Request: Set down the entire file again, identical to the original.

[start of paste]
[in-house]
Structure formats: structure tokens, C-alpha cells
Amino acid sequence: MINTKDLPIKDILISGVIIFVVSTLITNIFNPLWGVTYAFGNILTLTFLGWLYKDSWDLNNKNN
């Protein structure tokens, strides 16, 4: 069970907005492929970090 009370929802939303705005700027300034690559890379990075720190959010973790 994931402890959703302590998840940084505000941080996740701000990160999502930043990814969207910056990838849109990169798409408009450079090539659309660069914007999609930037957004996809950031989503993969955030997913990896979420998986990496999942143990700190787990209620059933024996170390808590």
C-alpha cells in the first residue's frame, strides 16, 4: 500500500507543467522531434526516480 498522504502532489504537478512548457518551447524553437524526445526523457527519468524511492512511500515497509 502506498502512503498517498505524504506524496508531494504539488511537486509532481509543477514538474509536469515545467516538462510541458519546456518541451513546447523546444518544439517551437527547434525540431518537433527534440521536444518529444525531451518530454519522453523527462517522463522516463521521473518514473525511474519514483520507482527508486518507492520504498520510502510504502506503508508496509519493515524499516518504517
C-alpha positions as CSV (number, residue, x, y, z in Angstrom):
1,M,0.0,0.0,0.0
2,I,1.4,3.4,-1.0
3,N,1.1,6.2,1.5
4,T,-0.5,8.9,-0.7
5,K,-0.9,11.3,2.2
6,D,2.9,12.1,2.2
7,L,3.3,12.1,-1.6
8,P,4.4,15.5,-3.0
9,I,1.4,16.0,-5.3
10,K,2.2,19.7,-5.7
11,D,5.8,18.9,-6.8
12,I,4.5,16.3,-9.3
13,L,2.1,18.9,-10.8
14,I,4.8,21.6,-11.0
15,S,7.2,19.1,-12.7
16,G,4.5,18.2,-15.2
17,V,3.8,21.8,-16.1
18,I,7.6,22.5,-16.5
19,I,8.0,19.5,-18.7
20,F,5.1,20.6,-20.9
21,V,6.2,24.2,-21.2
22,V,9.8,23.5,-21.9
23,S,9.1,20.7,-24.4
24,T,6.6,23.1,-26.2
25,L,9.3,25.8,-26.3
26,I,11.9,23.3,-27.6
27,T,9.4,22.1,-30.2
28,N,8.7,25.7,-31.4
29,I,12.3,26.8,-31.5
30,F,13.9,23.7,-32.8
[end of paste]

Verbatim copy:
[in-house]
Structure formats: structure tokens, C-alpha cells
Amino acid sequence: MINTKDLPIKDILISGVIIFVVSTLITNIFNPLWGVTYAFGNILTLTFLGWLYKDSWDLNNKNN
């Protein structure tokens, strides 16, 4: 069970907005492929970090 009370929802939303705005700027300034690559890379990075720190959010973790 994931402890959703302590998840940084505000941080996740701000990160999502930043990814969207910056990838849109990169798409408009450079090539659309660069914007999609930037957004996809950031989503993969955030997913990896979420998986990496999942143990700190787990209620059933024996170390808590």
C-alpha cells in the first residue's frame, strides 16, 4: 500500500507543467522531434526516480 498522504502532489504537478512548457518551447524553437524526445526523457527519468524511492512511500515497509 502506498502512503498517498505524504506524496508531494504539488511537486509532481509543477514538474509536469515545467516538462510541458519546456518541451513546447523546444518544439517551437527547434525540431518537433527534440521536444518529444525531451518530454519522453523527462517522463522516463521521473518514473525511474519514483520507482527508486518507492520504498520510502510504502506503508508496509519493515524499516518504517
C-alpha positions as CSV (number, residue, x, y, z in Angstrom):
1,M,0.0,0.0,0.0
2,I,1.4,3.4,-1.0
3,N,1.1,6.2,1.5
4,T,-0.5,8.9,-0.7
5,K,-0.9,11.3,2.2
6,D,2.9,12.1,2.2
7,L,3.3,12.1,-1.6
8,P,4.4,15.5,-3.0
9,I,1.4,16.0,-5.3
10,K,2.2,19.7,-5.7
11,D,5.8,18.9,-6.8
12,I,4.5,16.3,-9.3
13,L,2.1,18.9,-10.8
14,I,4.8,21.6,-11.0
15,S,7.2,19.1,-12.7
16,G,4.5,18.2,-15.2
17,V,3.8,21.8,-16.1
18,I,7.6,22.5,-16.5
19,I,8.0,19.5,-18.7
20,F,5.1,20.6,-20.9
21,V,6.2,24.2,-21.2
22,V,9.8,23.5,-21.9
23,S,9.1,20.7,-24.4
24,T,6.6,23.1,-26.2
25,L,9.3,25.8,-26.3
26,I,11.9,23.3,-27.6
27,T,9.4,22.1,-30.2
28,N,8.7,25.7,-31.4
29,I,12.3,26.8,-31.5
30,F,13.9,23.7,-32.8